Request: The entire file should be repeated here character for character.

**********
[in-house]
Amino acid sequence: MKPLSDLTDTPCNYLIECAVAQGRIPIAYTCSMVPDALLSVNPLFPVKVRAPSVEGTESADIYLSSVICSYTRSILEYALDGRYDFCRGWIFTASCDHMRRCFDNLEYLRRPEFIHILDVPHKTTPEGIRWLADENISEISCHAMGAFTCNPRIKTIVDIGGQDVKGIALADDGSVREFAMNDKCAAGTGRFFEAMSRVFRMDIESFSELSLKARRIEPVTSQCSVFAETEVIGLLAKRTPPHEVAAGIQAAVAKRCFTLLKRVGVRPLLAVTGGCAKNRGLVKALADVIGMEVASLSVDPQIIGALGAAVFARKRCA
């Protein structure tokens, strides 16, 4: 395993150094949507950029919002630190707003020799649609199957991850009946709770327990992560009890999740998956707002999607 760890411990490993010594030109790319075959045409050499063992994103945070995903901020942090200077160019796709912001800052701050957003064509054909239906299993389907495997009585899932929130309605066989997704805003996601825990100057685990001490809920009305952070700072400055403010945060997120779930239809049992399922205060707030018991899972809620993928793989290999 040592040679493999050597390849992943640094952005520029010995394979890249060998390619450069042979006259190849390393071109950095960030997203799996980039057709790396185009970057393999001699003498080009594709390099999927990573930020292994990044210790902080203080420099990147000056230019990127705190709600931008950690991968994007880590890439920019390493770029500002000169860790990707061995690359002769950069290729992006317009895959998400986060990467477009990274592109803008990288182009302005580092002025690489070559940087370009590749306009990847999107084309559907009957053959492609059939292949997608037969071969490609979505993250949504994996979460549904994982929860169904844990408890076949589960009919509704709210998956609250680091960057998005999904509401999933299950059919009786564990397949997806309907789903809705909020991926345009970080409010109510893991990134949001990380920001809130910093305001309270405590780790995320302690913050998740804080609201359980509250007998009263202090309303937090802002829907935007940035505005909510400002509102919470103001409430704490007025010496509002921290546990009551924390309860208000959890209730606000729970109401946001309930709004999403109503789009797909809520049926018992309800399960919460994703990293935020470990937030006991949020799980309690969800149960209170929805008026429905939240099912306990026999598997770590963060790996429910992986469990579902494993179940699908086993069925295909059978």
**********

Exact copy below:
[in-house]
Amino acid sequence: MKPLSDLTDTPCNYLIECAVAQGRIPIAYTCSMVPDALLSVNPLFPVKVRAPSVEGTESADIYLSSVICSYTRSILEYALDGRYDFCRGWIFTASCDHMRRCFDNLEYLRRPEFIHILDVPHKTTPEGIRWLADENISEISCHAMGAFTCNPRIKTIVDIGGQDVKGIALADDGSVREFAMNDKCAAGTGRFFEAMSRVFRMDIESFSELSLKARRIEPVTSQCSVFAETEVIGLLAKRTPPHEVAAGIQAAVAKRCFTLLKRVGVRPLLAVTGGCAKNRGLVKALADVIGMEVASLSVDPQIIGALGAAVFARKRCA
């Protein structure tokens, strides 16, 4: 395993150094949507950029919002630190707003020799649609199957991850009946709770327990992560009890999740998956707002999607 760890411990490993010594030109790319075959045409050499063992994103945070995903901020942090200077160019796709912001800052701050957003064509054909239906299993389907495997009585899932929130309605066989997704805003996601825990100057685990001490809920009305952070700072400055403010945060997120779930239809049992399922205060707030018991899972809620993928793989290999 040592040679493999050597390849992943640094952005520029010995394979890249060998390619450069042979006259190849390393071109950095960030997203799996980039057709790396185009970057393999001699003498080009594709390099999927990573930020292994990044210790902080203080420099990147000056230019990127705190709600931008950690991968994007880590890439920019390493770029500002000169860790990707061995690359002769950069290729992006317009895959998400986060990467477009990274592109803008990288182009302005580092002025690489070559940087370009590749306009990847999107084309559907009957053959492609059939292949997608037969071969490609979505993250949504994996979460549904994982929860169904844990408890076949589960009919509704709210998956609250680091960057998005999904509401999933299950059919009786564990397949997806309907789903809705909020991926345009970080409010109510893991990134949001990380920001809130910093305001309270405590780790995320302690913050998740804080609201359980509250007998009263202090309303937090802002829907935007940035505005909510400002509102919470103001409430704490007025010496509002921290546990009551924390309860208000959890209730606000729970109401946001309930709004999403109503789009797909809520049926018992309800399960919460994703990293935020470990937030006991949020799980309690969800149960209170929805008026429905939240099912306990026999598997770590963060790996429910992986469990579902494993179940699908086993069925295909059978």